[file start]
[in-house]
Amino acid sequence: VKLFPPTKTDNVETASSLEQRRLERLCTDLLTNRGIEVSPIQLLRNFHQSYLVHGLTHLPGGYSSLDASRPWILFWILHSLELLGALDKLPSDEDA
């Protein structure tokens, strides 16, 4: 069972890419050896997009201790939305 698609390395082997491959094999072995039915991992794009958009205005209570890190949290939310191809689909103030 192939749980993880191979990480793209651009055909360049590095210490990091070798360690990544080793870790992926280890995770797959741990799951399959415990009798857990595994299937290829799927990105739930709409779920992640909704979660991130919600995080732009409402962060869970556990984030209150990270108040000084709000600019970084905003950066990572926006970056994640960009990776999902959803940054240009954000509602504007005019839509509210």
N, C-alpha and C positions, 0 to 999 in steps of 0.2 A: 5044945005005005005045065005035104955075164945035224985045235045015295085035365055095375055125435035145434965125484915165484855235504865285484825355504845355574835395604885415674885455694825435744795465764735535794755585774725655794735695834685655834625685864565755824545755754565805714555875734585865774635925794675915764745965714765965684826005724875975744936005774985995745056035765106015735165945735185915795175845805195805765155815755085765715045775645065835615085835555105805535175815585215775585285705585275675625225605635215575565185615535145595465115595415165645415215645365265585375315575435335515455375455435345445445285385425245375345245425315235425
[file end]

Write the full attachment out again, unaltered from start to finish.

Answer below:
[in-house]
Amino acid sequence: VKLFPPTKTDNVETASSLEQRRLERLCTDLLTNRGIEVSPIQLLRNFHQSYLVHGLTHLPGGYSSLDASRPWILFWILHSLELLGALDKLPSDEDA
């Protein structure tokens, strides 16, 4: 069972890419050896997009201790939305 698609390395082997491959094999072995039915991992794009958009205005209570890190949290939310191809689909103030 192939749980993880191979990480793209651009055909360049590095210490990091070798360690990544080793870790992926280890995770797959741990799951399959415990009798857990595994299937290829799927990105739930709409779920992640909704979660991130919600995080732009409402962060869970556990984030209150990270108040000084709000600019970084905003950066990572926006970056994640960009990776999902959803940054240009954000509602504007005019839509509210």
N, C-alpha and C positions, 0 to 999 in steps of 0.2 A: 5044945005005005005045065005035104955075164945035224985045235045015295085035365055095375055125435035145434965125484915165484855235504865285484825355504845355574835395604885415674885455694825435744795465764735535794755585774725655794735695834685655834625685864565755824545755754565805714555875734585865774635925794675915764745965714765965684826005724875975744936005774985995745056035765106015735165945735185915795175845805195805765155815755085765715045775645065835615085835555105805535175815585215775585285705585275675625225605635215575565185615535145595465115595415165645415215645365265585375315575435335515455375455435345445445285385425245375345245425315235425